Dr Elizabeth O'Brien, a volunteer physician who served with Concern, the international relief organisation based in Ireland, in India and Bangladesh, has died in Dacca. Bangladesh, at the age of 41. Dr O'Brien, a member of the Congregation of Marist Sisters, got her medical degree from Fordham University, and her Masters Degree in Public Health from Harvard.
After working for a while in Peru, she volunteered to join Mother Teresa in Calcutta when 10 million Bengali refugees streamed into camps during the war in East Pakistan in 1971.
When these refugees returned to Bangladesh after the war in the spring of 1972, Sister O'Brien followed them and joined up with Concern, which had established rural health dispensaries and feeding centres throughout Bangladesh. When serious illness struck Sister Elizabeth and she was advised to return to the United States for treatment, she decided instead to remain in Bangladesh and continue work.
Mgr Richard Iles, parish priest of St George's, Taunton, Devon, for many years, aged 84. He retired in 1967 to St Angela's Convent, Clifton, Bristol. He was born at Fairford, Gloucestershire. and after studying at the Venerable English College in, Rome was ordained priest in 1913. He served as assistant priest in the former Pro-cathedral, Clifton until he was appointed to Taunton in 1927.
In the same year, at the age of 37, he became the youngest of the Clifton Chapter, After the death of Bishop Lees in 1948, and in his capacity of Provost of the Cathedral, he was elected Vicar Capitular and ruled the diocese of Clifton until the appointment of Bishop Rudderham in 1949. The following year Pope Pius XII honoured him with the title of Domestic Prelate. During his time as parish priest of St George's Mgr Iles opened three new parishes in the town. Canon Desmond Leahy, in the Franciscan Convent at Littlehampton, Sussex, where he had been chaplain,aged 74. He studied for the priesthood at the Gregorian University in Rome, and was ordained in 1935.
From 1940 to 1955 he was Professor of Sacred Scripture at St John's Seminary, Wonersh. He was parish priest of' Esher, Surrey, from 1960 until ill-health forced him to take on lighter duties in July of this year.
Dom Rupert Hall, OS13, Abbot of Ealing from 1956-67, aged 84. He was educated at Downside and entered the Benedictine Novitiate there in 1908. He made his theological studies for the priesthood in Rome and was ordained in 1915.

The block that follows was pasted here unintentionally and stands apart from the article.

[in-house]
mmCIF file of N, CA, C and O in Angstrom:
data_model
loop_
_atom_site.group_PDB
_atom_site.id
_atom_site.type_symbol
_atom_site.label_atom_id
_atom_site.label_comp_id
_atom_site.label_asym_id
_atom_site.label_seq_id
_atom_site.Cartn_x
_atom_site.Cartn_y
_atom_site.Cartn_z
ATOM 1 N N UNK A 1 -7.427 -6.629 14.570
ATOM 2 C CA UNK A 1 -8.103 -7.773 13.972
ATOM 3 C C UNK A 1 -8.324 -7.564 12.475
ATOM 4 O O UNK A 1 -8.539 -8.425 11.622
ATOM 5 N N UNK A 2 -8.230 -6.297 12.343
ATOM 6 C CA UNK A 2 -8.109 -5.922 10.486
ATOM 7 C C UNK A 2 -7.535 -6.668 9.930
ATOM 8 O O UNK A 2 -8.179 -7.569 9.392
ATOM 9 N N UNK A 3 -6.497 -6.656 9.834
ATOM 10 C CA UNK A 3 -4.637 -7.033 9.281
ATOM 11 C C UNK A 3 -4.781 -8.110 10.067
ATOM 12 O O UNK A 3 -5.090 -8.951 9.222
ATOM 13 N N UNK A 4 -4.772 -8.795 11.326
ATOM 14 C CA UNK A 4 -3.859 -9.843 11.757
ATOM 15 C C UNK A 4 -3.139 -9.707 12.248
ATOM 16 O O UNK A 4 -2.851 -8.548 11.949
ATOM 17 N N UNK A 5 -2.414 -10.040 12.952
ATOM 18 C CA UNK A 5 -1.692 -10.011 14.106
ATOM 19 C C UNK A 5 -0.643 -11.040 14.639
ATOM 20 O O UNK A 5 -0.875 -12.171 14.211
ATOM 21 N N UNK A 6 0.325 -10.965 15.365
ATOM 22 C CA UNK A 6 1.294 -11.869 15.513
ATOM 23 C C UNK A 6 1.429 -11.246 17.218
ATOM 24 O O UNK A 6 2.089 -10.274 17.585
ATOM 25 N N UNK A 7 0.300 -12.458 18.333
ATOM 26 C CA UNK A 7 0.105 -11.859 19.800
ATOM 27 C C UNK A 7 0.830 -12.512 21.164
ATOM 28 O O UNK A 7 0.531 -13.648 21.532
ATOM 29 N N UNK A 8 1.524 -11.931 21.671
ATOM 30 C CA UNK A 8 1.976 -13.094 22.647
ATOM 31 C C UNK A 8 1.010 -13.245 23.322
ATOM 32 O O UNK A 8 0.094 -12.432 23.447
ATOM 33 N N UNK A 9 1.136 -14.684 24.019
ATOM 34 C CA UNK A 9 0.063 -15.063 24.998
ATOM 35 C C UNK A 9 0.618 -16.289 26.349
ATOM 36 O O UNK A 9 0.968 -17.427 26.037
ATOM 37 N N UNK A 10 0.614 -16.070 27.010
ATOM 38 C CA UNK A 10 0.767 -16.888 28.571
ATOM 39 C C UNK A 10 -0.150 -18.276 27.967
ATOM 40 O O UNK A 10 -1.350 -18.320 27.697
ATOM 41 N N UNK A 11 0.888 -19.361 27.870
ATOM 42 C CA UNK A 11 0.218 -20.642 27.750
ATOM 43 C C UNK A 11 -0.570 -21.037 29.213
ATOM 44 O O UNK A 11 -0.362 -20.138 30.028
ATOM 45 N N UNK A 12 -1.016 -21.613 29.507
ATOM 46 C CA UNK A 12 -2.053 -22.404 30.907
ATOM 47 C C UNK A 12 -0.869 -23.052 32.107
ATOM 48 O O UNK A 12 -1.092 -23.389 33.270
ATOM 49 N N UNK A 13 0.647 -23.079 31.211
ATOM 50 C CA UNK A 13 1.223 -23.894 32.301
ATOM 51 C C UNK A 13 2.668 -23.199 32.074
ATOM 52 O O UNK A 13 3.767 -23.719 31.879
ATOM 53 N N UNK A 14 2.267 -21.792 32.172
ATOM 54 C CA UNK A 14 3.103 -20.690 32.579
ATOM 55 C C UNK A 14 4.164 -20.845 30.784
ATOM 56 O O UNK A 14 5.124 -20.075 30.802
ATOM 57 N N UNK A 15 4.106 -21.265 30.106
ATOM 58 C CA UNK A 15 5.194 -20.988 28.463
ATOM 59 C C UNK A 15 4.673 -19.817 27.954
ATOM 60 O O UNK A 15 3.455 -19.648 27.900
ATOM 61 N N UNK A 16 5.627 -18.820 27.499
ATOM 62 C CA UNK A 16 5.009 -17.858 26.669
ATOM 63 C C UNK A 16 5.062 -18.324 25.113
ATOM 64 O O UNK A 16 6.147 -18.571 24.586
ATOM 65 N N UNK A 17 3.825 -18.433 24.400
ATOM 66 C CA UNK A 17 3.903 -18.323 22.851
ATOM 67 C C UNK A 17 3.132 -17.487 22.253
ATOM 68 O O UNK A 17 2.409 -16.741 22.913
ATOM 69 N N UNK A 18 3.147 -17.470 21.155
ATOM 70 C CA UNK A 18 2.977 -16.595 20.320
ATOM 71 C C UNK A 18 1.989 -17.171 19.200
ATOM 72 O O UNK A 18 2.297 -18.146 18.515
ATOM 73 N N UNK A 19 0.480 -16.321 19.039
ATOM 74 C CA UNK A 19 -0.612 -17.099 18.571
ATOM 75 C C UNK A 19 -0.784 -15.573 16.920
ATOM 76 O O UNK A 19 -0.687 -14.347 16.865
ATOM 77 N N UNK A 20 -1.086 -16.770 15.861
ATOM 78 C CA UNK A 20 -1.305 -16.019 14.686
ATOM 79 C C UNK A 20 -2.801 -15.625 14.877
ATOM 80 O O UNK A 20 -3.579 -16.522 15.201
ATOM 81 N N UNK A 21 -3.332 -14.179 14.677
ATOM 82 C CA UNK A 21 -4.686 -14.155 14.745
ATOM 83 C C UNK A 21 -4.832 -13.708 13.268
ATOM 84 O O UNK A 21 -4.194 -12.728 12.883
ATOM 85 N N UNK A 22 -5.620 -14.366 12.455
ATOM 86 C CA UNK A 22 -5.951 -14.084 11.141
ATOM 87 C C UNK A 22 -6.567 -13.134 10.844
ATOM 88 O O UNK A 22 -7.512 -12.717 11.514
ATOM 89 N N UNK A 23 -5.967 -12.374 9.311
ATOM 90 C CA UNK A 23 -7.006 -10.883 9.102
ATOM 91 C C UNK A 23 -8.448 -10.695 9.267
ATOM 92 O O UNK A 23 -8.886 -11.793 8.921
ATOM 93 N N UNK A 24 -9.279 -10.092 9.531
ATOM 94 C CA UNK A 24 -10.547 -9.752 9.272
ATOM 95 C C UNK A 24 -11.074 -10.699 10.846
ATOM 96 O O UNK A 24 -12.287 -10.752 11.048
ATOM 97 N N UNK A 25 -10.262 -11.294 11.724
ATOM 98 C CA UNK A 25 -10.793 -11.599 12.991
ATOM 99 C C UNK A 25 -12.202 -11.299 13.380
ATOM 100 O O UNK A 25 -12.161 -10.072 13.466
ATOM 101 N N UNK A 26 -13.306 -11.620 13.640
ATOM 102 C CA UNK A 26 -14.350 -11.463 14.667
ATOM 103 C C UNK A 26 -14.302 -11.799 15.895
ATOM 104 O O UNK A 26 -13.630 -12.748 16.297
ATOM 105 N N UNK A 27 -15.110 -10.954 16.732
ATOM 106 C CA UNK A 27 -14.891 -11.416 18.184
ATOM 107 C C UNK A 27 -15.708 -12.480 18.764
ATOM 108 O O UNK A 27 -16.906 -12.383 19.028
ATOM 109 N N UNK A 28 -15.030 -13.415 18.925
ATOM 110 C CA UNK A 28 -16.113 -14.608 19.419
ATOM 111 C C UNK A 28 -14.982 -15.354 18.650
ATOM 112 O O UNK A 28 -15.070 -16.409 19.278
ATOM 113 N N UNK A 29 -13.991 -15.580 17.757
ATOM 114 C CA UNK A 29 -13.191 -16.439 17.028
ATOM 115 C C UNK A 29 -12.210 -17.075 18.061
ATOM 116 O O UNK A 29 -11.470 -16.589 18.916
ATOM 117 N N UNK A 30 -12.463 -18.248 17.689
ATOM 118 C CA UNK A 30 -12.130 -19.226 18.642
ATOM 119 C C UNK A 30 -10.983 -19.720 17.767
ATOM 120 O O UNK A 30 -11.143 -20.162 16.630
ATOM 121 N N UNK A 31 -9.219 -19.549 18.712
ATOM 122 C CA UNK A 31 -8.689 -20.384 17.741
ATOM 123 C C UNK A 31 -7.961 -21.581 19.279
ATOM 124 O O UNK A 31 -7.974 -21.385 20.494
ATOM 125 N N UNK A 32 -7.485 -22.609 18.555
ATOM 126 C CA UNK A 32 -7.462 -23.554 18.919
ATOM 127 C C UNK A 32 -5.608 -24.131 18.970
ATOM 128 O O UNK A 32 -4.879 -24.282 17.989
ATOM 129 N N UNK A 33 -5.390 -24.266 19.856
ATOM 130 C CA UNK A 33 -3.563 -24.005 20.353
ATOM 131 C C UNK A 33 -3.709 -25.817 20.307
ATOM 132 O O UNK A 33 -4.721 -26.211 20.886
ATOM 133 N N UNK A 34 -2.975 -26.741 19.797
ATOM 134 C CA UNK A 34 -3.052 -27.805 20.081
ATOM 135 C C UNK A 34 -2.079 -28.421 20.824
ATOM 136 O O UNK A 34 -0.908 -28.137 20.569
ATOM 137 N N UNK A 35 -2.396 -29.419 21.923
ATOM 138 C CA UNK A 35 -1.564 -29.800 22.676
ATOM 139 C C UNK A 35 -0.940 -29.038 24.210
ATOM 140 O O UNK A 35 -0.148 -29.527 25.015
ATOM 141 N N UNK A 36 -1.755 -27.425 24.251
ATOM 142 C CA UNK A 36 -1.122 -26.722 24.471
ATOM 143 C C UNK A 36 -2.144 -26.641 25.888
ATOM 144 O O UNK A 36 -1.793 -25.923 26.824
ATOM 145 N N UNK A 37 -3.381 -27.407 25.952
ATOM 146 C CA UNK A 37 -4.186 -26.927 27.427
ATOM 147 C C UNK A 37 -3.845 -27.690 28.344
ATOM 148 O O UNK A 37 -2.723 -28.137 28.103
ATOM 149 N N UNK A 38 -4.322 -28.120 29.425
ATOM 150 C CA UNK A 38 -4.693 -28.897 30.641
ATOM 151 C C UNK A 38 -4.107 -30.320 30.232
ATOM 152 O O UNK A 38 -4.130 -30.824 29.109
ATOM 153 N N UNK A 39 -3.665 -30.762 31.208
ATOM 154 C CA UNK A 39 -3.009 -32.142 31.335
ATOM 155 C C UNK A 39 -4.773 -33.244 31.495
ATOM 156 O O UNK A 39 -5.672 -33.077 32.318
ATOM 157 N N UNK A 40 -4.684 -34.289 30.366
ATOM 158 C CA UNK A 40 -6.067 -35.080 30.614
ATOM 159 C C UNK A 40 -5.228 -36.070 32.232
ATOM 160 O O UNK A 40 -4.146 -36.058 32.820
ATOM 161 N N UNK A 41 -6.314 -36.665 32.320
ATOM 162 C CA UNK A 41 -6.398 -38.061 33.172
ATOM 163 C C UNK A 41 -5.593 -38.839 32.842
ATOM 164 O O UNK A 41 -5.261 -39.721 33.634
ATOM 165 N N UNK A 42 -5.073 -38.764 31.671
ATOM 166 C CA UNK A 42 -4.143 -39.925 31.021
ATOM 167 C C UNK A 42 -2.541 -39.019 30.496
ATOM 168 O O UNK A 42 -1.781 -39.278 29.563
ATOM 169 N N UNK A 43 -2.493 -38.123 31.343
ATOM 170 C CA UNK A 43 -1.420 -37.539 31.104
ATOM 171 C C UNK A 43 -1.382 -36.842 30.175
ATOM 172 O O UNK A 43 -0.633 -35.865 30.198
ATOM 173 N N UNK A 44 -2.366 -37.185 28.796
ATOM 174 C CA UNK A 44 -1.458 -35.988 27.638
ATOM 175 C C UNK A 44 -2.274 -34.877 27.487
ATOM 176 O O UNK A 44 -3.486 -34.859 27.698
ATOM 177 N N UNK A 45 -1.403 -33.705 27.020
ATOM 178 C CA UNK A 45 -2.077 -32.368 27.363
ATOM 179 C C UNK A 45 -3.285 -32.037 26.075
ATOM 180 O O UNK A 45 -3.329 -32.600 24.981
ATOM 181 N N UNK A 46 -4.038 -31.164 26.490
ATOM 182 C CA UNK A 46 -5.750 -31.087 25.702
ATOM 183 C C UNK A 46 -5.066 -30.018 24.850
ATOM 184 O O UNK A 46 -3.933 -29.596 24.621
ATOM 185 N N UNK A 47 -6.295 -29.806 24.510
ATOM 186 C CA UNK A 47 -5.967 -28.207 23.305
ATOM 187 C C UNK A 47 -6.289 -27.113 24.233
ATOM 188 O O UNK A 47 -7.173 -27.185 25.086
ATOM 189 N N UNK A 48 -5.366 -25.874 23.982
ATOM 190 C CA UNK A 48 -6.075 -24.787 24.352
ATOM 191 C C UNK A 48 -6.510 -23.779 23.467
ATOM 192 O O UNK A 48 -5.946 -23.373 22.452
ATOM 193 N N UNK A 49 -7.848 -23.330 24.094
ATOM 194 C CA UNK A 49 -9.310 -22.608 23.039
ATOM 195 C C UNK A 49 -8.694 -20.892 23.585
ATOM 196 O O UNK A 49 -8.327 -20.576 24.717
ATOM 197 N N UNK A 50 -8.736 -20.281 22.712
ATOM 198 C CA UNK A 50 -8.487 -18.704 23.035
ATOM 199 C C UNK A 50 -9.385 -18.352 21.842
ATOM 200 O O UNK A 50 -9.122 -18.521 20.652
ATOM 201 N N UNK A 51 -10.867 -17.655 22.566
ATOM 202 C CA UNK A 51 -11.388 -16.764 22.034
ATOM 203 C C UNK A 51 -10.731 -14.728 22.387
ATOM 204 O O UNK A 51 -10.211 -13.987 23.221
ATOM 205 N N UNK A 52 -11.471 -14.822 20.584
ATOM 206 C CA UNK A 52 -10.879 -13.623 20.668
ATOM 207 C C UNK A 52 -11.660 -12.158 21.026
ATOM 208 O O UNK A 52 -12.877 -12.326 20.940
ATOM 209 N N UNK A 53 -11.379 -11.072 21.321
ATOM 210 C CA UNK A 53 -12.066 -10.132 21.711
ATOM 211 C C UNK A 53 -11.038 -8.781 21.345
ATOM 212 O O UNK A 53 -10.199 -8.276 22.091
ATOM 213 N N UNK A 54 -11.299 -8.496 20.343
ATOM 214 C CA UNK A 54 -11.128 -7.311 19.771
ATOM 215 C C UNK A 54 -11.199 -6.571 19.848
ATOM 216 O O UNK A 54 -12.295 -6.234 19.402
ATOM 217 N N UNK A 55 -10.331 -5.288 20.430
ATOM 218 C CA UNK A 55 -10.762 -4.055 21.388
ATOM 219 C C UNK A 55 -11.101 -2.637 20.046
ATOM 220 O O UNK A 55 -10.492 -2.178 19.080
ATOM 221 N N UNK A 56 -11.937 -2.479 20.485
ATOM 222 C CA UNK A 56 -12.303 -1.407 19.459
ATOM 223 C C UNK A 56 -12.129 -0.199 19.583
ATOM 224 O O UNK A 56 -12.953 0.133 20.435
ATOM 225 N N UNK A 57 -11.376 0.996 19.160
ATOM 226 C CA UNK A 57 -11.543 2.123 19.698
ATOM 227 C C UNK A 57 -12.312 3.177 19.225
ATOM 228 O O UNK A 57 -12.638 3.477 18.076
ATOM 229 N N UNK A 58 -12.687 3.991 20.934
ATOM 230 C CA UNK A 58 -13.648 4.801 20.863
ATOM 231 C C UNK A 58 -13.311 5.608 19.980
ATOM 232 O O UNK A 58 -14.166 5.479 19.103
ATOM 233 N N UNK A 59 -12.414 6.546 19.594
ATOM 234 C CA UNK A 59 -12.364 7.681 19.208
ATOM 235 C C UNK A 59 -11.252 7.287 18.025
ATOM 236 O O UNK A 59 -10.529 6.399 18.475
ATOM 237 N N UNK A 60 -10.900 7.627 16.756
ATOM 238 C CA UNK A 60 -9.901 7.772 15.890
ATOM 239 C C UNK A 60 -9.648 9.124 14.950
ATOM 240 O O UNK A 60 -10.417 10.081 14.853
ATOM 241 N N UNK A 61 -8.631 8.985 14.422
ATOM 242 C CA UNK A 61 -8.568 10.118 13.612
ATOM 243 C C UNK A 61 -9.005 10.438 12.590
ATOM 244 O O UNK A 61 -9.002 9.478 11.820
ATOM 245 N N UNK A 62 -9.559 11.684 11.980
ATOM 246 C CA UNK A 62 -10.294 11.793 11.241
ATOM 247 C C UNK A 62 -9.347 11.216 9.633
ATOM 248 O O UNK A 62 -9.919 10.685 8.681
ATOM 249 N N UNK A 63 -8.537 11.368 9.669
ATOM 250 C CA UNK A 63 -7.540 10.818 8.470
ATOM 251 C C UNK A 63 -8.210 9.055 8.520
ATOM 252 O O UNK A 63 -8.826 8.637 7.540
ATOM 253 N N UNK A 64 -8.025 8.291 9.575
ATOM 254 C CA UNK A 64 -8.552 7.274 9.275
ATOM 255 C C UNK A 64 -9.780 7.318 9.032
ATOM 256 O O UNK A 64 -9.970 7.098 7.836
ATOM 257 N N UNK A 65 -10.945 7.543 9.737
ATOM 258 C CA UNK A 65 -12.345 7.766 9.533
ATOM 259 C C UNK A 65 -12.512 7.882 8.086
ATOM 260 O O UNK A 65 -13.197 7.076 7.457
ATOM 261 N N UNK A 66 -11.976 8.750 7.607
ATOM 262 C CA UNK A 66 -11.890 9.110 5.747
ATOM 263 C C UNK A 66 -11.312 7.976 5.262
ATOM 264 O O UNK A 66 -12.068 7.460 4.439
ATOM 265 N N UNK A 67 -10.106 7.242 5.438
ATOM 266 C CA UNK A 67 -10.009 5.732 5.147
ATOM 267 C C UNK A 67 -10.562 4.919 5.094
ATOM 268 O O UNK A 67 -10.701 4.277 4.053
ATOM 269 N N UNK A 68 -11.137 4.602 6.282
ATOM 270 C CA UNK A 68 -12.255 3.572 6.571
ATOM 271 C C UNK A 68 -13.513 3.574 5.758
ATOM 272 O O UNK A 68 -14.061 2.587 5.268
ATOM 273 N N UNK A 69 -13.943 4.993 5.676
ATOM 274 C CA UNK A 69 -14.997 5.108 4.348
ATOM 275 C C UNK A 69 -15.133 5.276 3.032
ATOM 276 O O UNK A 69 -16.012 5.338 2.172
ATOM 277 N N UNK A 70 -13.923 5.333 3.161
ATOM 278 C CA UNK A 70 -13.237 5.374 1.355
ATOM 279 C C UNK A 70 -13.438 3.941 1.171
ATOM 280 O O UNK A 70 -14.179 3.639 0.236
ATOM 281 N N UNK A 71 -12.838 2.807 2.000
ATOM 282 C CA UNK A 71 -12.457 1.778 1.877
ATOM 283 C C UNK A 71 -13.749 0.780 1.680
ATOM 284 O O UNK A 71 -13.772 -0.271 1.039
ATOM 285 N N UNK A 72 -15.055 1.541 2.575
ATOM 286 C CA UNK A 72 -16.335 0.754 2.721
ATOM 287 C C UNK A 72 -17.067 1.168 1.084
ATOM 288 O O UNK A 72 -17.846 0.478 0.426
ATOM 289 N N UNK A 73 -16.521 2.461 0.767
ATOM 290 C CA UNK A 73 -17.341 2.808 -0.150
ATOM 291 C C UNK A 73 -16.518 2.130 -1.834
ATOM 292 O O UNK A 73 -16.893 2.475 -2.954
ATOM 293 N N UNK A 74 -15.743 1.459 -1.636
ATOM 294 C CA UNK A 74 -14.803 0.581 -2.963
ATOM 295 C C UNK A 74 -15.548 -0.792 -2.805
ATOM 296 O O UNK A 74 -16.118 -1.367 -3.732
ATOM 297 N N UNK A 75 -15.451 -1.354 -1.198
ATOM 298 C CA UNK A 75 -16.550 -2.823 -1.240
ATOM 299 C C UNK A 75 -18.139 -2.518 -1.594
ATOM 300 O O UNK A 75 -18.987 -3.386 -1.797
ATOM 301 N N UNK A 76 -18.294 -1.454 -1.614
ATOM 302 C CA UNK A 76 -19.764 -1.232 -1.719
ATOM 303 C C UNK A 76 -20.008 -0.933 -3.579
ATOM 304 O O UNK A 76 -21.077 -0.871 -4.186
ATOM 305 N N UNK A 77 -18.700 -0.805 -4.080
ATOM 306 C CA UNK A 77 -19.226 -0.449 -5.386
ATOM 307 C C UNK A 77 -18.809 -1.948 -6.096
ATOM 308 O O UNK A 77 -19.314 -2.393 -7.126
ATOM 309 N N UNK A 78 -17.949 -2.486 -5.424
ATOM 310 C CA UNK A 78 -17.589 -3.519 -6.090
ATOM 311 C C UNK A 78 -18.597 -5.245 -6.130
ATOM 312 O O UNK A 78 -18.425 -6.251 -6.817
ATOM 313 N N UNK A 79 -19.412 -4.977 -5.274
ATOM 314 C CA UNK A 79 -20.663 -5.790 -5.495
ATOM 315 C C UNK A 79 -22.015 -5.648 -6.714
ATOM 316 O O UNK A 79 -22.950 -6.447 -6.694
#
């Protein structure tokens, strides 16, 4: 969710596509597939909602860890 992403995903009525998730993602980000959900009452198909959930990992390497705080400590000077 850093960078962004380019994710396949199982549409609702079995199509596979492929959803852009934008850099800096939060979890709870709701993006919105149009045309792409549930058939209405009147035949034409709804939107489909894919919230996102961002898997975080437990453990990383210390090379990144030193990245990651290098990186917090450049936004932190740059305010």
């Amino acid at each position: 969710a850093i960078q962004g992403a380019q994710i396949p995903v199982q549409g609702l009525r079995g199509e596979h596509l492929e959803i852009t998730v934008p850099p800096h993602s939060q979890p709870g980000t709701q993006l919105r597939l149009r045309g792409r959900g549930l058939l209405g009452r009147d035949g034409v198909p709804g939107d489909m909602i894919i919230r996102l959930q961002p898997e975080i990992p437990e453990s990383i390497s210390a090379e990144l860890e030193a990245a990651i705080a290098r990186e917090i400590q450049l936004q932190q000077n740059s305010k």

For some years he taught at Downside, but in 1928 he was sent to the then Ealing Priory; apart from a short spell as a parish priest in Suffolk, he was to spend the next 40 years at Ealing. During the difficult years of the Second World War he served as Headmaster, and when the monastery at Ealing became independent in 1947 Dom Rupert was made Bursar and then Second Master in the School.
He was appointed Prior of the new Ealing Abbey in 1955 and, after Abbot Pontifex's car accident and subsequent resignation, Dom Rupert was himself elected second Abbot of Ealing.
During his years in office the abbey church which had been bombed was restored and extended, providing a more fitting setting for the liturgy which he loved, especially the Monastic Office. Abbot Hall was also on the founding committee of the Council of Major Religious Superiors of England and Wales.
He resigned the abbacy in 1967 and went to live at Worth Abbey, where he remained until last year when his health deteriorated and he underwent a serious operation. But he made a good recovery and was able to return to Ealing where he lived happily in the community.
Fr A. Walsh, OFMCap, at Haslemere, aged 85. Born in Peckham, London, he joined the Capuchins in 1904. Ordained in 1914, he became guardian and parish priest at Chester and Crawley and served as a member of the governing body of the English Capuchins.